Long before the environmental movement took off or anyone understood a thing about carbon emissions, a full 81 years ago, SF got its first emission-free electric trolly bus powered by overhead wires. As the SFMTA's blog relays the tale, the first electric bus was operated by the privately owned Market Street Railway Co., and it went into service in 1935. Muni wouldn't end up adopting the idea for its bus routes until the post-war years in the late 1940s, and the reasons were basically economical, not environmental.
Electric buses that didn't require fuel and only required a single operator (streetcars used to require two) were simply cheaper to operate, and Muni was forced to find all ways it could to cut costs as San Franciscans and Americans as a whole entered an era of less reliance on public transportation and greater car ownership.
Also, since they didn't run on rails, they were more flexible and didn't require rail maintenance and the same was true of motor buses, which were put into more service as well. The streetcar system, meanwhile, suffered some poor maintenance during the war years and therefore, during the prosperous late 40's and 50's, were seen as antiquated and slow.
During this period, the East Bay would see the death of its major streetcar system, the Key Line, which once occupied the lower deck of the Bay Bridge and there would then be no major public transportation network connecting the East Bay and SF until BART's Transbay Tube opened in the mid-1970's.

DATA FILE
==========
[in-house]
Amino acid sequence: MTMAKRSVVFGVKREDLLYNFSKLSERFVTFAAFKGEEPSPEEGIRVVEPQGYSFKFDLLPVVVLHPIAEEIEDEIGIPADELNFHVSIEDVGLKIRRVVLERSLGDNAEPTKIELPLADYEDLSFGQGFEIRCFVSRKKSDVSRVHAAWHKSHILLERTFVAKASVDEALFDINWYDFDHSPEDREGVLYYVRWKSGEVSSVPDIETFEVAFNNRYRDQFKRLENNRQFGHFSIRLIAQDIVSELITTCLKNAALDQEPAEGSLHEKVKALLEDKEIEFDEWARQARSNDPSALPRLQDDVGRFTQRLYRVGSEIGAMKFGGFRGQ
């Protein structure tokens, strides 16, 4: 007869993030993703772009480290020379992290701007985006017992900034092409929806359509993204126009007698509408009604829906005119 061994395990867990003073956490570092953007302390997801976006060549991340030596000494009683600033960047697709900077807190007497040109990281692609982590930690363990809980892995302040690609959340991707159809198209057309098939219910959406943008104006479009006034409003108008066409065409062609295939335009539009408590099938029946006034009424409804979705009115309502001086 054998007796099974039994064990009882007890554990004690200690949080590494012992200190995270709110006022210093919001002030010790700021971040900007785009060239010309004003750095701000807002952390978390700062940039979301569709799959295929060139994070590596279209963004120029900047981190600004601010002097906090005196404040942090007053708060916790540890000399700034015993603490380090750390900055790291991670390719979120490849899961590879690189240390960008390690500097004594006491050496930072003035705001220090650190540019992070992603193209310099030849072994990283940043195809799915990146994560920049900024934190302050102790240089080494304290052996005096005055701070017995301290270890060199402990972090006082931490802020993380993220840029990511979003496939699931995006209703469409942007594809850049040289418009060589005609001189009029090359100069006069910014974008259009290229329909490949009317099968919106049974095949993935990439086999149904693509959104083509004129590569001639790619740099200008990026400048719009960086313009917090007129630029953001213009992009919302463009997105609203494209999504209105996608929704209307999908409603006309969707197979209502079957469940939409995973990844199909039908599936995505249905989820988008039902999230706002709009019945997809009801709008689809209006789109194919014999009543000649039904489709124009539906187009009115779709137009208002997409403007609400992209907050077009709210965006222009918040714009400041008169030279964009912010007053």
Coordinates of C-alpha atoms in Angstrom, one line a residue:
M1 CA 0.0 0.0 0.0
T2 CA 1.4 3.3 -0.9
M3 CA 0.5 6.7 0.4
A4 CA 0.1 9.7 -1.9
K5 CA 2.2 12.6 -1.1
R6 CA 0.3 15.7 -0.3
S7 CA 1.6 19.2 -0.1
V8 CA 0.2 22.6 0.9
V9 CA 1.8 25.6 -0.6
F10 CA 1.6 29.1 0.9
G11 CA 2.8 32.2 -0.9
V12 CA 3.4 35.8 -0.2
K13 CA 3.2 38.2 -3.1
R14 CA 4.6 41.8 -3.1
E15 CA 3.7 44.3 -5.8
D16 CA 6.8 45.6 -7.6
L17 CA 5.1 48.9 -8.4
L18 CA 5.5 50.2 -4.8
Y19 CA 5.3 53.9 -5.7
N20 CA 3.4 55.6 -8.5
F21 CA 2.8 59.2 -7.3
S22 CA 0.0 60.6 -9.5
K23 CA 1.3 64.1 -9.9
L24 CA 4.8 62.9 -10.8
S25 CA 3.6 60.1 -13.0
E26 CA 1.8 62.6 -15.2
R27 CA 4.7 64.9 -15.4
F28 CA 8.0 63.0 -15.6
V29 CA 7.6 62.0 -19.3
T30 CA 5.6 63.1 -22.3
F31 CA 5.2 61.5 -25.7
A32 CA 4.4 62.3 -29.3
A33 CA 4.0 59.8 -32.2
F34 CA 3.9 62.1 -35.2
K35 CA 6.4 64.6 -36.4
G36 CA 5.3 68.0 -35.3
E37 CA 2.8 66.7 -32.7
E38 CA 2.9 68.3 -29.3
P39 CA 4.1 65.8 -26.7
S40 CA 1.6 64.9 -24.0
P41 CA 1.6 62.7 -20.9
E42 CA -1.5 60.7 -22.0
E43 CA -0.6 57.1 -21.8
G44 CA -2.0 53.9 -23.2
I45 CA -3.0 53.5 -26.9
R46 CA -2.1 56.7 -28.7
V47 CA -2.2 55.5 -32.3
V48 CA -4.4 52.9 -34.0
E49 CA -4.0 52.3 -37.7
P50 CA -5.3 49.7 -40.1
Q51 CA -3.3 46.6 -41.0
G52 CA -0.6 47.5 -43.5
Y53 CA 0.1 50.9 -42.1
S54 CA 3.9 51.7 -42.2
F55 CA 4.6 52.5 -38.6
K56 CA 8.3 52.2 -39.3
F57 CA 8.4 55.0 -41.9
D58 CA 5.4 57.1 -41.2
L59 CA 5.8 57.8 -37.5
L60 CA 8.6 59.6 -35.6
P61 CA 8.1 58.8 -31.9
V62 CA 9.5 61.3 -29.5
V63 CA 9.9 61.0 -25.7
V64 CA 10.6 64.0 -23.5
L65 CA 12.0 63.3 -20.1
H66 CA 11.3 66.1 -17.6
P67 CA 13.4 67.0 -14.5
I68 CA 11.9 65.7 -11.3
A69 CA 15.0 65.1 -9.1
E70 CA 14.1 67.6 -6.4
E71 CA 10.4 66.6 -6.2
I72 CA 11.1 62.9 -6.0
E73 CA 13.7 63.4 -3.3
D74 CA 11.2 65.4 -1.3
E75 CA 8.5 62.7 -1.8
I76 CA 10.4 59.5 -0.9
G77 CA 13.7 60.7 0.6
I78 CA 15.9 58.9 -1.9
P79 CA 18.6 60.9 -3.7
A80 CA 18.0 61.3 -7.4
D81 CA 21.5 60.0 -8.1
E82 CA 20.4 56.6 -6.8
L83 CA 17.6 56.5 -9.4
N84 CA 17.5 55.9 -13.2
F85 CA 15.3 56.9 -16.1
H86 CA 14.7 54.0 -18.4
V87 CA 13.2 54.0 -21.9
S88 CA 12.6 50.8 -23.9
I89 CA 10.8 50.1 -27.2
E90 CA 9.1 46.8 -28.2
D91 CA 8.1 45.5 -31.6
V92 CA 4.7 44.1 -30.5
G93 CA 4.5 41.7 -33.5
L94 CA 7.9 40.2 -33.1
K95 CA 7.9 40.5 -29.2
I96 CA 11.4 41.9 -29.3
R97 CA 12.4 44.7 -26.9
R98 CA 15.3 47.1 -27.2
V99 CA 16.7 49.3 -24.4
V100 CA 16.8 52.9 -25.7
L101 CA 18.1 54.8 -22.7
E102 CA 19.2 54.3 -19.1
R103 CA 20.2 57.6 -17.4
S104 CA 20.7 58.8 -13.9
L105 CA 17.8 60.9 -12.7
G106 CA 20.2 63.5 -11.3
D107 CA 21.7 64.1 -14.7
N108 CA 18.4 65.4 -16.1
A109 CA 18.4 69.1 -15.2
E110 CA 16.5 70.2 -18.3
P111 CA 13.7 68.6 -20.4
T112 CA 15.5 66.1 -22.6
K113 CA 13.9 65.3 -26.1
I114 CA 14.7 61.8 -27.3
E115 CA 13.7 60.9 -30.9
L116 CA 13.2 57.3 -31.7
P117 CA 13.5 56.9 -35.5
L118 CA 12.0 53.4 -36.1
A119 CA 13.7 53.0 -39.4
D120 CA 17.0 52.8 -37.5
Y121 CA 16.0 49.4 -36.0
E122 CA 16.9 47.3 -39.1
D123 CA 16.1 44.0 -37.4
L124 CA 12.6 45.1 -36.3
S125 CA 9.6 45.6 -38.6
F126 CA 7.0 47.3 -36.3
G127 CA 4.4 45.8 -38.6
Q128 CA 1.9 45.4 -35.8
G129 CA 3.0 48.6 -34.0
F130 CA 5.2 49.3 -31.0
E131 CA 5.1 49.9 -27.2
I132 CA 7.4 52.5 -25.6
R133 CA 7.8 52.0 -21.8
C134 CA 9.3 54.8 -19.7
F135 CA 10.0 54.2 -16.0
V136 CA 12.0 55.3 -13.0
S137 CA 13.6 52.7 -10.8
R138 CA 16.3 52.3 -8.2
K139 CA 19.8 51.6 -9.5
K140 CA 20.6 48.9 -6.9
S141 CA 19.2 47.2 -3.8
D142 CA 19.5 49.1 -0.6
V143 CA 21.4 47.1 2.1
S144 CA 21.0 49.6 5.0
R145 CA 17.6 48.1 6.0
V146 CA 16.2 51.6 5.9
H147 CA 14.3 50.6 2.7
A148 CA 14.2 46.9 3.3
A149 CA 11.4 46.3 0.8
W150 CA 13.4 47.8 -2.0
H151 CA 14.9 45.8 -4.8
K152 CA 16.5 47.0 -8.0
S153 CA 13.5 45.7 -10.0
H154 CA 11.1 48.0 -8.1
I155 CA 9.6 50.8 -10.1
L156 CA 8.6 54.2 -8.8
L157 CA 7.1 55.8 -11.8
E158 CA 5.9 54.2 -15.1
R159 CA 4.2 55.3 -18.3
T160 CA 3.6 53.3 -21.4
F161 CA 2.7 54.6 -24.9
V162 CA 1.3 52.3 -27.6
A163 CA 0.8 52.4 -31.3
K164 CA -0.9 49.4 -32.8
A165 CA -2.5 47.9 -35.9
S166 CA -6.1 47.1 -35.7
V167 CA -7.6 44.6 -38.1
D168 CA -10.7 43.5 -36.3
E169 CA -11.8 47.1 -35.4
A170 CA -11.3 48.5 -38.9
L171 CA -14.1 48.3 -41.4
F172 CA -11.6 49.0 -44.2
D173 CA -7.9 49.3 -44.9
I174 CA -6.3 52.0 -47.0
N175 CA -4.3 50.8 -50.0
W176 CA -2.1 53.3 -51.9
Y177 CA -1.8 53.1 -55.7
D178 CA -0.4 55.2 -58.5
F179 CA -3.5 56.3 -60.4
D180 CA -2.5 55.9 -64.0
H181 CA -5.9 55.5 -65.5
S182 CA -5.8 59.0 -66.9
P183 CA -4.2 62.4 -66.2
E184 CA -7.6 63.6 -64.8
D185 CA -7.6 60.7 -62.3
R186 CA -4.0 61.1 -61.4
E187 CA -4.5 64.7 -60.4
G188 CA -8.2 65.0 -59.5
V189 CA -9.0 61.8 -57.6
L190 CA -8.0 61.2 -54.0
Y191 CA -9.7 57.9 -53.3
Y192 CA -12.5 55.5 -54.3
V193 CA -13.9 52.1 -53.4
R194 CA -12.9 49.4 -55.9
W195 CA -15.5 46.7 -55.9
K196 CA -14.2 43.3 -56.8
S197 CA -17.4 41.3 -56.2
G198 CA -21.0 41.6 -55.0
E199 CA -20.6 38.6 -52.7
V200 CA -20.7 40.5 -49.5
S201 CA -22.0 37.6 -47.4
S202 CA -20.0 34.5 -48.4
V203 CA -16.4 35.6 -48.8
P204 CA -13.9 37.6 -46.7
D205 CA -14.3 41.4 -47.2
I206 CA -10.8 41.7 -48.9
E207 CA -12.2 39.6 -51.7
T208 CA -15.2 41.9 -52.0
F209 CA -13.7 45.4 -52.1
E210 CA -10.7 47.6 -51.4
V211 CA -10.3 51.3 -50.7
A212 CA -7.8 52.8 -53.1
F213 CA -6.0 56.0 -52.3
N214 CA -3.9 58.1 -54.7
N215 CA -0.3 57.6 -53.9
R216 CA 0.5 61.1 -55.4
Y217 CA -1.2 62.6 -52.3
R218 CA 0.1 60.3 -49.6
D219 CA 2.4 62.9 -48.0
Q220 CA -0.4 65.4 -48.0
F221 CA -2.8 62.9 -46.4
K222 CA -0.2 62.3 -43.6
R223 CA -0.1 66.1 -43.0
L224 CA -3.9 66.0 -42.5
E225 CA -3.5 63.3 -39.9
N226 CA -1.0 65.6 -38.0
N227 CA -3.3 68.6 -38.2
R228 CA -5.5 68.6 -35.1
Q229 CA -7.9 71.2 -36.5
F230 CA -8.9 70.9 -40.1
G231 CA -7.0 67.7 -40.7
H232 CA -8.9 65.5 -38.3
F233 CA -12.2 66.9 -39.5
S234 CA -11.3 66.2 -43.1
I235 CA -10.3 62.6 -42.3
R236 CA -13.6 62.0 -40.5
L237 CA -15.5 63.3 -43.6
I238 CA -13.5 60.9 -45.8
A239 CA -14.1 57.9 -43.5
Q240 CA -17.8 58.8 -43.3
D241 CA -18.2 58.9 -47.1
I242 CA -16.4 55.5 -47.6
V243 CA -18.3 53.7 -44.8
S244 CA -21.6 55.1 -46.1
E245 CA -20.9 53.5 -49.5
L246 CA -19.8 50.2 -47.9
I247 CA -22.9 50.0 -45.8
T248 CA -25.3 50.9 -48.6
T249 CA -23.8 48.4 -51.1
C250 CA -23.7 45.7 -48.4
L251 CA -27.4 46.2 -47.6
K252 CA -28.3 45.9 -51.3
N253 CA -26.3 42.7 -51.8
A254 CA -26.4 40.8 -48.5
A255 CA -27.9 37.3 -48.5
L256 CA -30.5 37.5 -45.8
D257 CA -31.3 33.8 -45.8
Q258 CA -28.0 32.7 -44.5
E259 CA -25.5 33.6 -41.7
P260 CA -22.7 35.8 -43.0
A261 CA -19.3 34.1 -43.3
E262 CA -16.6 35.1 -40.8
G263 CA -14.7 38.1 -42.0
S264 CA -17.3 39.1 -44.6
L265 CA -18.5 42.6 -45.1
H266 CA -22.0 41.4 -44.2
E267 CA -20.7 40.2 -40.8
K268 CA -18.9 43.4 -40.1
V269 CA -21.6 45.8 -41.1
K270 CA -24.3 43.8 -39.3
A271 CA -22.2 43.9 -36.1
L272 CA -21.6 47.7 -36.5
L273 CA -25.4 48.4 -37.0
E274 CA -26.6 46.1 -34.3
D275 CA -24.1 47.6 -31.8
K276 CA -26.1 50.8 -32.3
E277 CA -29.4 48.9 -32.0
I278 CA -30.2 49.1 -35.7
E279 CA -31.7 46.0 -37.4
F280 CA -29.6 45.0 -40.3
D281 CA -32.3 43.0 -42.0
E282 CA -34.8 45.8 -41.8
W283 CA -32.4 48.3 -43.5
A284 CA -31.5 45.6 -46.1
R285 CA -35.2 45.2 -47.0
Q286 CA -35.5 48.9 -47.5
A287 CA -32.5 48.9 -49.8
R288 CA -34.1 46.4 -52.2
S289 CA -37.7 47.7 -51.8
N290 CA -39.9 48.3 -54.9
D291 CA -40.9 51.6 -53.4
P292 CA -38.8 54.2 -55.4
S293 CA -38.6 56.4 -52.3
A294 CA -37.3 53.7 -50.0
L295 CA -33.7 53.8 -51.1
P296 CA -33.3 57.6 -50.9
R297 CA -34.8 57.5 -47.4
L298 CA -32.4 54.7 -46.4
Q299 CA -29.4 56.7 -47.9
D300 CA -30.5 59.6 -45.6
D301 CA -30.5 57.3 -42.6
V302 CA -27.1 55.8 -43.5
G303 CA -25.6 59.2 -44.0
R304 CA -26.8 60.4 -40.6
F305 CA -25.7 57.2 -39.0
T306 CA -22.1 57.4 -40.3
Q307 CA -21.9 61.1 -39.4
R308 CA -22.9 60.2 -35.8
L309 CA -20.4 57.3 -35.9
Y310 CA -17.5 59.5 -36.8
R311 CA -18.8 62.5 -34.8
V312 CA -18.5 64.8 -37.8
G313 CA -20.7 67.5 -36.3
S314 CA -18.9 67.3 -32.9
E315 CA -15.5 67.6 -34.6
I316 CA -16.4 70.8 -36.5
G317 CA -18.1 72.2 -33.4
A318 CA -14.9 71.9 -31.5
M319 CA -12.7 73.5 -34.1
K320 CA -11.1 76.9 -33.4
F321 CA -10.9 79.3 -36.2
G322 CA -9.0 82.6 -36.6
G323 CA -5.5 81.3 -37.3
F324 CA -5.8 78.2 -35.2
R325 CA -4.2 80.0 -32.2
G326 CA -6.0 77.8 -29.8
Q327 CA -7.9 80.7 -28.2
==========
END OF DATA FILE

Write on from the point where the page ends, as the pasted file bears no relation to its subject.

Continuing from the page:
As the SFMTA's Jeremy Menzies explains it:
When compared to motor buses, trolley buses were an even better bargain. With no oil changes, tune-ups, fuel costs or an engine or transmission to wear out, they lasted much longer and cost less over their lifetime. An added bonus in hilly San Francisco was their excellent hill climbing ability, giving them an advantage over both streetcars and motor buses.
Today, Muni operates one of the largest fleets of electric trolley buses in the nation. These quiet, zero-emission buses continue to serve some of our busiest and steepest routes in the city, from the 14 Mission to the 33 Ashbury, the modern descendent of SF's first trolley bus line.
So, if you'd assumed that our electrified bus system was the result of SF's liberal, hippie past, you were wrong.
And these days, the historic streetcar lines (the F-Market and E-Embarcadero), revived beginning in the 1990s, are a major tourist draw, to the point that when they're temporarily replaced by electric buses on those routes, merchants in the Castro see their businesses suffer.
The foot of Market Street during the early days of BART construction, in 1968. Photo via the SFMTA Photography Department & Archive.